New Dramaturgies

5–6pm / Oct 6 / Elebash Hall

Cognitive Science and Performance

Amy Cook

Photo courtesy of the artist.

Cognitive Science and Performance: All works of art presume a theory of the body/brain that will consume or interact with the work; the cognitive sciences provide rich material for artists challenging old forms and old stories. Cook’s research has focused on how findings from the cognitive sciences illuminate the performances we find compelling and emotional. Cook will discuss how research in cognitive linguistics and the science of gestures alters what we look at when we ask if a scene is making sense. She will then talk about how casting can be understood as a cognitive process, one each of us engages in when we separate Hamlet from Horatio, our doctor from our bus driver. Few things mark the body as visibly as race and gender; Cook reports on the counter casting in productions like Hamilton and all-female productions of Shakespeare. A strategic attention to performances—in fiction or in life—that don’t seem right, that stretch, extend, or break what seems like the right casting, allows us to see casting as a way to blur or transform categories.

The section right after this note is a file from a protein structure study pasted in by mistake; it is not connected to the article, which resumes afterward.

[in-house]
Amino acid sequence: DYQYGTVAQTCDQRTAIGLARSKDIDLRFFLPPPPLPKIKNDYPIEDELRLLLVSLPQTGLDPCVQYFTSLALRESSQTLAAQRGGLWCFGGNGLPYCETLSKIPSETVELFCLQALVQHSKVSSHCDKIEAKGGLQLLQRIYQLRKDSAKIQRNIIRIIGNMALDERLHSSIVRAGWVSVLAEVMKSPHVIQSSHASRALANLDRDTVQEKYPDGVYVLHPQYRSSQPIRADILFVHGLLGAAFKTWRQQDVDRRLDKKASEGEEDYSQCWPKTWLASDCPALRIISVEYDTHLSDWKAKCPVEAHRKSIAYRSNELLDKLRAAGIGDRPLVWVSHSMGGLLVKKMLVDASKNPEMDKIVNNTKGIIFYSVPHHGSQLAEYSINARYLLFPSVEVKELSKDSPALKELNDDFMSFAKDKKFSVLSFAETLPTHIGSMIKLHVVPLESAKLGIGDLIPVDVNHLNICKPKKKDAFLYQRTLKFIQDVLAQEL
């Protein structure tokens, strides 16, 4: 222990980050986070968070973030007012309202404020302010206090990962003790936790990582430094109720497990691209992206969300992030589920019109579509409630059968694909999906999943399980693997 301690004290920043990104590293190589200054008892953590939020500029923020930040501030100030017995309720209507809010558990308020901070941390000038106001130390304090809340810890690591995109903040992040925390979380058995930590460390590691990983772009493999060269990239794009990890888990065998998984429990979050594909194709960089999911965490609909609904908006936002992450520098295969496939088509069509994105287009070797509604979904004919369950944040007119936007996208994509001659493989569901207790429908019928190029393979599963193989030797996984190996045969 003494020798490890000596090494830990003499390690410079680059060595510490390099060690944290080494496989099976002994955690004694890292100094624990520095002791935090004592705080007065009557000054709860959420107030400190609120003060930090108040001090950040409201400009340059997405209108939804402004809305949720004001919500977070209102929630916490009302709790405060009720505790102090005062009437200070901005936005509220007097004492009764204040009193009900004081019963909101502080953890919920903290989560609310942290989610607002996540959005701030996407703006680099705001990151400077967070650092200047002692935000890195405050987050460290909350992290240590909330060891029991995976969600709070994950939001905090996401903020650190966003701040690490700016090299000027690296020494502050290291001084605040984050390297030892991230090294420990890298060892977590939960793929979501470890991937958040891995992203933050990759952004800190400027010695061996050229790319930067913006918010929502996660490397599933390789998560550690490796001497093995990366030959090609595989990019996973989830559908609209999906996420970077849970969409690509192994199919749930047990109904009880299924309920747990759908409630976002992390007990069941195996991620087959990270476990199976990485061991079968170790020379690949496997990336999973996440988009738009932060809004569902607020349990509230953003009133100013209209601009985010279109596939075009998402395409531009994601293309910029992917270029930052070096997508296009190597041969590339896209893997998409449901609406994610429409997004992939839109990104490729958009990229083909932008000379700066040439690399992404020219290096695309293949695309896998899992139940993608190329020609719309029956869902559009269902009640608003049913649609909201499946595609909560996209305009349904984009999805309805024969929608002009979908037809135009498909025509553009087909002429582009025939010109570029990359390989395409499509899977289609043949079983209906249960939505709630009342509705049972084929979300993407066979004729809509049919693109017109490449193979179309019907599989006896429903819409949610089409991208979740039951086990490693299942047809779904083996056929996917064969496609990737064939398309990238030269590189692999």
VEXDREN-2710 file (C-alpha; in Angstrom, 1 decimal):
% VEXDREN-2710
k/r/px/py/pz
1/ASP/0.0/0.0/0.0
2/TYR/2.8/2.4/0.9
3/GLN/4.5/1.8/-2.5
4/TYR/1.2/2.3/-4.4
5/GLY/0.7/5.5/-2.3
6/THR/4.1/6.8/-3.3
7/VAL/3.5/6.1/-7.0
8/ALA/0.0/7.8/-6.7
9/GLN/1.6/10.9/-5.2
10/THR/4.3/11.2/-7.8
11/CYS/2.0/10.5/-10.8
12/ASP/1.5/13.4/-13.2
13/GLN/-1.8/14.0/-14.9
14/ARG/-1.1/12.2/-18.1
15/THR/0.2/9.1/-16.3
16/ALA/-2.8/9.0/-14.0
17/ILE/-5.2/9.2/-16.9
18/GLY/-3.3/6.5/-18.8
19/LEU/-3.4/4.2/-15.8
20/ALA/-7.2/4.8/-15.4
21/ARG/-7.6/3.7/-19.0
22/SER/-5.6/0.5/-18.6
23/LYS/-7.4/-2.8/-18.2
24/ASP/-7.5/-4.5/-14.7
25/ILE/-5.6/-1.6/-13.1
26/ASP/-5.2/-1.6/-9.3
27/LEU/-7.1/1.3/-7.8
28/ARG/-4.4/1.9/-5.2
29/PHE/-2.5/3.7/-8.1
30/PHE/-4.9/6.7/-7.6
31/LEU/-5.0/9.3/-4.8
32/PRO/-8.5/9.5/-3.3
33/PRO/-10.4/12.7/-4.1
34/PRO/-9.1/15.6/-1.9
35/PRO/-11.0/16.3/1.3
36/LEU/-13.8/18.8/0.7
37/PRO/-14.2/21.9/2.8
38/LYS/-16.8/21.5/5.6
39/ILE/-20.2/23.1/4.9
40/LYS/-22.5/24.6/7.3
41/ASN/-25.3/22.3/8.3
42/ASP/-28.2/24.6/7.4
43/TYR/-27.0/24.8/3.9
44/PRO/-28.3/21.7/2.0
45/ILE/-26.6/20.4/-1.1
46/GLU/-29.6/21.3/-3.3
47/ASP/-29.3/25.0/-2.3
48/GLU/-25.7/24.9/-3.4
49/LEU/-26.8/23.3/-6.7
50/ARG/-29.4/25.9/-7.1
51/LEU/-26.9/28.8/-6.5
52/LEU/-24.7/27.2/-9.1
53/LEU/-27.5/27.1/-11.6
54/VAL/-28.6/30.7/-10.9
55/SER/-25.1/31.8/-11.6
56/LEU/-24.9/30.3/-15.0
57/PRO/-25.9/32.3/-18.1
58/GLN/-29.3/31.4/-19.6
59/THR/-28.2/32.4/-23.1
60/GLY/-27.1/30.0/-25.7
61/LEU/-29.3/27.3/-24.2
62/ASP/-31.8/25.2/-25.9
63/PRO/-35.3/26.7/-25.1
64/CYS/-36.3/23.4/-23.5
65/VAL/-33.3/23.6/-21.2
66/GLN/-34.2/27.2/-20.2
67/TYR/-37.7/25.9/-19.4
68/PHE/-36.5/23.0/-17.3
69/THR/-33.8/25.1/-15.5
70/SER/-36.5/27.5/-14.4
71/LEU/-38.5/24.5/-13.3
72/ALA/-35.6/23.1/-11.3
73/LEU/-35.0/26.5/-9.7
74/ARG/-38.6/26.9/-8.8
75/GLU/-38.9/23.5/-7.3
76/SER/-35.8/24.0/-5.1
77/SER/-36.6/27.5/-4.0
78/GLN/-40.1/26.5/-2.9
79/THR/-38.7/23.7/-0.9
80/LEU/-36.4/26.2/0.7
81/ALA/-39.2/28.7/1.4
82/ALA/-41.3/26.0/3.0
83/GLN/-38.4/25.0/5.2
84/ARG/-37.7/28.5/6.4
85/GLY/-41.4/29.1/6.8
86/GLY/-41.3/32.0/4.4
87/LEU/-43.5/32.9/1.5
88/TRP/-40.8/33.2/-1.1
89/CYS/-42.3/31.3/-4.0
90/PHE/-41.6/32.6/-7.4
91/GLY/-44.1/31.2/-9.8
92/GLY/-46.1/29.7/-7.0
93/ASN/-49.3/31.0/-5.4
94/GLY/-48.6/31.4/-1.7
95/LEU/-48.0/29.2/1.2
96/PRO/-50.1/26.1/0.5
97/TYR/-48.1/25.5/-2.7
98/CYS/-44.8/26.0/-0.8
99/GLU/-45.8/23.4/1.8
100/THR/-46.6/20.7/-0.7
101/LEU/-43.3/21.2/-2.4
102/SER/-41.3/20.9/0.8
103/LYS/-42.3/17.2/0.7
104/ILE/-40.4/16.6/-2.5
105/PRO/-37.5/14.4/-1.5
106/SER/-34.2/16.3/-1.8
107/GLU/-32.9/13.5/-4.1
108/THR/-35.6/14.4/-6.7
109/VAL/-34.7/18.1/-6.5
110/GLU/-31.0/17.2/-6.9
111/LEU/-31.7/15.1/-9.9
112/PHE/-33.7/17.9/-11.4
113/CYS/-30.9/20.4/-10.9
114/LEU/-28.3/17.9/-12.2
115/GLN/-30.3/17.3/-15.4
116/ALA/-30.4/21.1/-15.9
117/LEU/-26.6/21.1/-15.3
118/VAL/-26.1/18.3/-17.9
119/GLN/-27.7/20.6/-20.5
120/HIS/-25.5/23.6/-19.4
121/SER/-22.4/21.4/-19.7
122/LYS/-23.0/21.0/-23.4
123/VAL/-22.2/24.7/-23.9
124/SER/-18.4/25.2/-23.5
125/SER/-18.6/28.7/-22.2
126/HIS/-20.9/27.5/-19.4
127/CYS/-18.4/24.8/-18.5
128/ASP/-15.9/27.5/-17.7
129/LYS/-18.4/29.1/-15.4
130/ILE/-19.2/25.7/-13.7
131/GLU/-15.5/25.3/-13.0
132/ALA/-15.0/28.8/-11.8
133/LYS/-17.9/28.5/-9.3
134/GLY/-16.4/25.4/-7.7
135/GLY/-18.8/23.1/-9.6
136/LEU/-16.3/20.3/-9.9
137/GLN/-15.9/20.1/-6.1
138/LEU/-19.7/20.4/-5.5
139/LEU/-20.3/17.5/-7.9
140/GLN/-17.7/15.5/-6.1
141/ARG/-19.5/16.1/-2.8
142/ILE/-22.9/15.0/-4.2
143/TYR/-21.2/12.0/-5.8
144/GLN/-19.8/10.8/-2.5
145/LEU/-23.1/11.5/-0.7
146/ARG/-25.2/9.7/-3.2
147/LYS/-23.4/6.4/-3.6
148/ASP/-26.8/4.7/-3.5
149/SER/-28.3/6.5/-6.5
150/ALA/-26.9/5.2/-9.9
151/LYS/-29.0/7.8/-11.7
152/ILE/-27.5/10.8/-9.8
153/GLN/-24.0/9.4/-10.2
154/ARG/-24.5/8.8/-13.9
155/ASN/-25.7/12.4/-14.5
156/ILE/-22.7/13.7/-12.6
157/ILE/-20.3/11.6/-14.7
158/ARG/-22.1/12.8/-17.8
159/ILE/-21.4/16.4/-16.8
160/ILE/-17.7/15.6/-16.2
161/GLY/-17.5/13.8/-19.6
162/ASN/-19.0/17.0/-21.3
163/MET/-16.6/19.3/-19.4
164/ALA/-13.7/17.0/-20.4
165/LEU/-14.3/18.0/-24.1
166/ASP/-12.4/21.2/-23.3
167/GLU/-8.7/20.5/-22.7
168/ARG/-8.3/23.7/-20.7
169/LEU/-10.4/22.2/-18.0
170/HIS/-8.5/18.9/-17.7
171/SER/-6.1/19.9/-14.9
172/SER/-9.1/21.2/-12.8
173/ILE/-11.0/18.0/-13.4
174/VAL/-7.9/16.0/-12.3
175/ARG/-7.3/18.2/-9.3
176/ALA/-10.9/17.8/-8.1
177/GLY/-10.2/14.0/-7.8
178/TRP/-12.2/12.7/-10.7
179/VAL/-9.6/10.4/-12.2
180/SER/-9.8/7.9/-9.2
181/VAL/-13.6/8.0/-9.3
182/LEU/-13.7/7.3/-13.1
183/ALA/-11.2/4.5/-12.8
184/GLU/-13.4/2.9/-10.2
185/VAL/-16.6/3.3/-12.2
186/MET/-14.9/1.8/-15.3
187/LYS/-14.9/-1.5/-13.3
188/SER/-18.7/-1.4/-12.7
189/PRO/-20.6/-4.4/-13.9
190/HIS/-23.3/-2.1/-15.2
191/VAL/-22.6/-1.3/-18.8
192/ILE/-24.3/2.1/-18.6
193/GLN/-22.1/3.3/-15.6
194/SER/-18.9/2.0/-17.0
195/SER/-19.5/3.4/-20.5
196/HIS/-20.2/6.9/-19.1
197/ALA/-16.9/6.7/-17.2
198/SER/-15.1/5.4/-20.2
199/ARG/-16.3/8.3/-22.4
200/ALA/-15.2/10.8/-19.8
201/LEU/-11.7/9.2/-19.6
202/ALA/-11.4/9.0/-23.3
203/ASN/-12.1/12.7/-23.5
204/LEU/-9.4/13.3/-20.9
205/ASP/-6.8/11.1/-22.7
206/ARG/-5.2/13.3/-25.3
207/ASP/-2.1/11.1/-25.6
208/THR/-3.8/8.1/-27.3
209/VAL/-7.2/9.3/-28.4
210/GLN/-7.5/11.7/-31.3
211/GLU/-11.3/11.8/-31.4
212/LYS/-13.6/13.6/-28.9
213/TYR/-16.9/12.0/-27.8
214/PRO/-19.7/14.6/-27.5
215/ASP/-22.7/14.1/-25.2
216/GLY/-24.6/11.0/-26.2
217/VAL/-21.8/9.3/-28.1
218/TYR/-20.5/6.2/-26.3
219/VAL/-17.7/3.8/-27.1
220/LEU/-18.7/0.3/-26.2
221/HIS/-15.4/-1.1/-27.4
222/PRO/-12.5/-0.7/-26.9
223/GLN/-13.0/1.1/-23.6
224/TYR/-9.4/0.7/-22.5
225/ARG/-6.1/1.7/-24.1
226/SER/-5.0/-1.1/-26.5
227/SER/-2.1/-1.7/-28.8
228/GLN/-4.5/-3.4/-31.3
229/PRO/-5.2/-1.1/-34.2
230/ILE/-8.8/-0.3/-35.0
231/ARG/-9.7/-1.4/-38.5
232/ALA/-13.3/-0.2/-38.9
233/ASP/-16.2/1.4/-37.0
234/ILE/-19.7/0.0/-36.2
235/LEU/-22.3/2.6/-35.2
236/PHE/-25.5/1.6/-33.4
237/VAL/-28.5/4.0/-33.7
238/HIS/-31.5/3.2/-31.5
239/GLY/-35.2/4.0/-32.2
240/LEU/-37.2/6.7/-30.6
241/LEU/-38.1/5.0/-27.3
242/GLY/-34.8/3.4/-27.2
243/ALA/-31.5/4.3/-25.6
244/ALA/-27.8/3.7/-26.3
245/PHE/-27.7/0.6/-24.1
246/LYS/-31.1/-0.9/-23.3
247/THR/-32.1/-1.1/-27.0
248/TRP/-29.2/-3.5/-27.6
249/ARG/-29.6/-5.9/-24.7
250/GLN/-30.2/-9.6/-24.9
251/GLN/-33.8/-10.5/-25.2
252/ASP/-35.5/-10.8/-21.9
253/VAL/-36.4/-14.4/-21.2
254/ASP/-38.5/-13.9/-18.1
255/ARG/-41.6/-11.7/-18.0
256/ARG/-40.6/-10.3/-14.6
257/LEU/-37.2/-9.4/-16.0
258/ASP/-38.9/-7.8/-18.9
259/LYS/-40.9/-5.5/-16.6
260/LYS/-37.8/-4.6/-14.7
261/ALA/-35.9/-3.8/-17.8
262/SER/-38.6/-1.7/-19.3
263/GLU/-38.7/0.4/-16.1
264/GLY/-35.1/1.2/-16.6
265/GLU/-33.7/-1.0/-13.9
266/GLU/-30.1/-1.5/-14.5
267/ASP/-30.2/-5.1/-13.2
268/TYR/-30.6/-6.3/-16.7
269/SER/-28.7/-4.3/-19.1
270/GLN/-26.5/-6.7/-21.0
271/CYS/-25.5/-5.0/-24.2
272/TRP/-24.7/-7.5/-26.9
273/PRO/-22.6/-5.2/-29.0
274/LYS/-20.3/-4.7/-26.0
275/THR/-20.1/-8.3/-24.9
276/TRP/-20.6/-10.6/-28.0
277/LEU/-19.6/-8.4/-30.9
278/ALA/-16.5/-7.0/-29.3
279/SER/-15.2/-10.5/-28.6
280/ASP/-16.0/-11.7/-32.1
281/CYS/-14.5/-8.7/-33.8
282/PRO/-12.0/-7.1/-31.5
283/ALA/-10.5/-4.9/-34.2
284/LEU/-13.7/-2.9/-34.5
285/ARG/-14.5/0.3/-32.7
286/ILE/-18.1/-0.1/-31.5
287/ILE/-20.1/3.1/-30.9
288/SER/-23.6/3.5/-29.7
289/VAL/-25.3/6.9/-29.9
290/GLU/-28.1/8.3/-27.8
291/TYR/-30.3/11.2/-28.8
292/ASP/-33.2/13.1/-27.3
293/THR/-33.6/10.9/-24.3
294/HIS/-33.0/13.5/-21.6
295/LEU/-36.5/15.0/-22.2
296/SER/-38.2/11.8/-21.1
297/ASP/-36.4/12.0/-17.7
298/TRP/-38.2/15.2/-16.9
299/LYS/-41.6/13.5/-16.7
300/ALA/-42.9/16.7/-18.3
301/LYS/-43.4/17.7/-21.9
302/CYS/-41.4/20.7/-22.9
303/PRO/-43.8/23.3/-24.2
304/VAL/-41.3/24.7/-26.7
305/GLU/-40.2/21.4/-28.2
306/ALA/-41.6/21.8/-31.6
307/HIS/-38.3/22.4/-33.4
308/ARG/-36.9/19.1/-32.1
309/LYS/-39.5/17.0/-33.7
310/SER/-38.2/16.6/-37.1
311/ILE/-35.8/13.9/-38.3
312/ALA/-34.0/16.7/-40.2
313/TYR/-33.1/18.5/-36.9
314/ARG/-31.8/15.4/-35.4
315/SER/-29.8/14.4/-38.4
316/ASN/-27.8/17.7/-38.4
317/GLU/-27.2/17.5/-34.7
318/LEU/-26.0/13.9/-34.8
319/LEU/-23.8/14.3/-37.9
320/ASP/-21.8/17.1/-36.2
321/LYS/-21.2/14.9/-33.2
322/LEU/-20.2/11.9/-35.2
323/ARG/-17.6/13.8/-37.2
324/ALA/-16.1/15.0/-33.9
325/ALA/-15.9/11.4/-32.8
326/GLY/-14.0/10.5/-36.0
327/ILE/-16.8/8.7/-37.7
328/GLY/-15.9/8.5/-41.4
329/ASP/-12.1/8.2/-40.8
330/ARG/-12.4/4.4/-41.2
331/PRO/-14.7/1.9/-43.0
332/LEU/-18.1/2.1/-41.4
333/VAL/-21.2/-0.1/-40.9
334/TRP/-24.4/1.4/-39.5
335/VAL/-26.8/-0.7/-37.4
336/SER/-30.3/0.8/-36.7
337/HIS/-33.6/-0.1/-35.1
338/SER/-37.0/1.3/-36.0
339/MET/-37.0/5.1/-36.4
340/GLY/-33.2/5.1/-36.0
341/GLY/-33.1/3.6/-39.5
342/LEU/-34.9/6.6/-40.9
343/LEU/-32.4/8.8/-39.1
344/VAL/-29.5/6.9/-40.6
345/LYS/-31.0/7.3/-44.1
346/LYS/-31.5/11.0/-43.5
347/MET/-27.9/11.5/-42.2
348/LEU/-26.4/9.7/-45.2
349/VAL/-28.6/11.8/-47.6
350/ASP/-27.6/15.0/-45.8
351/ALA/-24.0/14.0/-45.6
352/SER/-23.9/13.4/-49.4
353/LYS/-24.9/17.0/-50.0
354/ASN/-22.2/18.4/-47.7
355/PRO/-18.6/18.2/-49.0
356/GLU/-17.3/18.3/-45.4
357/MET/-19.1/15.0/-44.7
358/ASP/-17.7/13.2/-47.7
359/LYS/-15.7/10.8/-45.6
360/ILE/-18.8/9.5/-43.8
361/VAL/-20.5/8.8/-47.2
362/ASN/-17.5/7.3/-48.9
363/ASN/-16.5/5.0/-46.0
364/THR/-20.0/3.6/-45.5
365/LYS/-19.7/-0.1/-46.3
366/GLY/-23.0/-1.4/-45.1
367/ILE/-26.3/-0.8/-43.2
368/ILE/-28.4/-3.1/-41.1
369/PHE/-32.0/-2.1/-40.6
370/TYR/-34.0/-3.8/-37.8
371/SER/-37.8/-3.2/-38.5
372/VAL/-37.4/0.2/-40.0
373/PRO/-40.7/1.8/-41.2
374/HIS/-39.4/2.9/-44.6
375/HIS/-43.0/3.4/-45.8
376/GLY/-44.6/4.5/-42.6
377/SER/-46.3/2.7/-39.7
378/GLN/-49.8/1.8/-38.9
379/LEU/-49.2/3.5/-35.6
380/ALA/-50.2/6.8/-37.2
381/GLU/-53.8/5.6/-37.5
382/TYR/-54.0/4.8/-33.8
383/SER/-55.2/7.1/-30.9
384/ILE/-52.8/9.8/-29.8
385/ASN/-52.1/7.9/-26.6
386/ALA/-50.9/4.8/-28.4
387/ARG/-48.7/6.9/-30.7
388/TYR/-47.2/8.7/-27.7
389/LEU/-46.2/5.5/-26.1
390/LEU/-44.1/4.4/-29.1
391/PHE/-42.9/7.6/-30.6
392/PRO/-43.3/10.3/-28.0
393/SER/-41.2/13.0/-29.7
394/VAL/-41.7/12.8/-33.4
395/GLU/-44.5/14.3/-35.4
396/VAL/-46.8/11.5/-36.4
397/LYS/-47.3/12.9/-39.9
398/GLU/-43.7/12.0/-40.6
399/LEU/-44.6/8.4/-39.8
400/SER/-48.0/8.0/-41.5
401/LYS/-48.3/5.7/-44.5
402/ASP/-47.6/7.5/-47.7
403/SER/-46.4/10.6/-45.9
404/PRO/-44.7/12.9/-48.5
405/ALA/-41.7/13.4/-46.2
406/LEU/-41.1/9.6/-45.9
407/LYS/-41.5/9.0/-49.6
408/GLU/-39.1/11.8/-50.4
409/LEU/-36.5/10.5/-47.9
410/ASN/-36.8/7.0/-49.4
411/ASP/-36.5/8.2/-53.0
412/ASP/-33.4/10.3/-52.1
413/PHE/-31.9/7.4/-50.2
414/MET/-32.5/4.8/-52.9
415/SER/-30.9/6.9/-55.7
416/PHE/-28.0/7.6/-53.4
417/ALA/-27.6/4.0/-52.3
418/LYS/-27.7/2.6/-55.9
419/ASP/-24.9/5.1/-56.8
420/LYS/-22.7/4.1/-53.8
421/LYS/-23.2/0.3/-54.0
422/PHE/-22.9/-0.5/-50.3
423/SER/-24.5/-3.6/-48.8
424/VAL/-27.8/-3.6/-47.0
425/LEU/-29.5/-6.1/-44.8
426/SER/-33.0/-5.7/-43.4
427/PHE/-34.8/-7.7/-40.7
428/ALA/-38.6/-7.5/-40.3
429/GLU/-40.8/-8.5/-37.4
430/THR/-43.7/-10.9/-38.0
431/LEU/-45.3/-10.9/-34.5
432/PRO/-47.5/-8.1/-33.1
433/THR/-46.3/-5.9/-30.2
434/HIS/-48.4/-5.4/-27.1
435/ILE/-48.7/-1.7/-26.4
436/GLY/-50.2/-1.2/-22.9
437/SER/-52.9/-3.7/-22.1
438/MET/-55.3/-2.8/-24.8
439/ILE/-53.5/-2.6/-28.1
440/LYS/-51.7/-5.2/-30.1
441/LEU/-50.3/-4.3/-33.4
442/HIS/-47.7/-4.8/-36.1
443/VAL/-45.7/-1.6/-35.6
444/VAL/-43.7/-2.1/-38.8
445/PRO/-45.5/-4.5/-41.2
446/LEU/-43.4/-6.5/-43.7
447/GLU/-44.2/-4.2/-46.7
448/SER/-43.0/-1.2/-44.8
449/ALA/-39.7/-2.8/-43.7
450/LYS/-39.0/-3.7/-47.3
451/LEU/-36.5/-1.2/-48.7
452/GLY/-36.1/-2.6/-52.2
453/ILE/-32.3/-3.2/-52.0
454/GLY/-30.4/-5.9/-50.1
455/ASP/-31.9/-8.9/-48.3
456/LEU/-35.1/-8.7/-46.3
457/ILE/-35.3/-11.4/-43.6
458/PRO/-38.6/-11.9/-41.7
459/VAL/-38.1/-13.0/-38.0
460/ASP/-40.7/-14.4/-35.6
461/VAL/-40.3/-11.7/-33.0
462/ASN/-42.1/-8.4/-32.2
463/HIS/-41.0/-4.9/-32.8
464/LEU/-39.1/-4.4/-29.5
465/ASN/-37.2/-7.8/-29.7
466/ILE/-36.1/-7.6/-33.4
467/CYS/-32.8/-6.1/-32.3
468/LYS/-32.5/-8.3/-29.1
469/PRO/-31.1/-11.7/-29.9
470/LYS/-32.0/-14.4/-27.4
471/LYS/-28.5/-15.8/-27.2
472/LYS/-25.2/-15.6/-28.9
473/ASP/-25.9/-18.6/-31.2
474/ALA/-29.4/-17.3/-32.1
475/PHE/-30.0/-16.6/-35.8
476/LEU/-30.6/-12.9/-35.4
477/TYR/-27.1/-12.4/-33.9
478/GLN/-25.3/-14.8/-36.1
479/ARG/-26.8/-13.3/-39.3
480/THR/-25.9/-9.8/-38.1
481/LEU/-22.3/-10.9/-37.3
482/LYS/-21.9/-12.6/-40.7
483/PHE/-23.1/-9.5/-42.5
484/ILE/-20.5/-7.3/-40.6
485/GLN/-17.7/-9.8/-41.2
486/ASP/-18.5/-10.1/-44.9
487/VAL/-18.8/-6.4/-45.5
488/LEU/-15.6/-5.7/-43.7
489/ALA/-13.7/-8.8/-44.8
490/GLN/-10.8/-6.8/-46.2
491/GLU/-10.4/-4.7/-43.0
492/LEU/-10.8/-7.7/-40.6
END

Amy Cook is an Associate Professor in English and the Chair of Stony Brook University’s Art Department. Cook specializes in the intersection of cognitive science and theatre with particular attention to Shakespeare and contemporary performance. Her book, Building Character: The Art and Science of Casting (University of Michigan Press, 2018), was published in March. She has also published Shakespearean Neuroplay: Reinvigorating the Study of Dramatic Texts and Performance through Cognitive Science, (Palgrave Macmillan, 2010) and Theatre, Performance and Cognition: Languages, Bodies and Ecologies (Methuen, 2016), co-edited with Rhonda Blair. She has written about the work of dreamthinkspeak’s site-responsive work in London, Phillida Lloyd’s all-female Shakespeare, Target Margin’s Mourning Becomes Electra, The Wooster Group’s Hamlet, Sleep No More, War Horse, and Pig Iron Theatre Company’s Shuteye.

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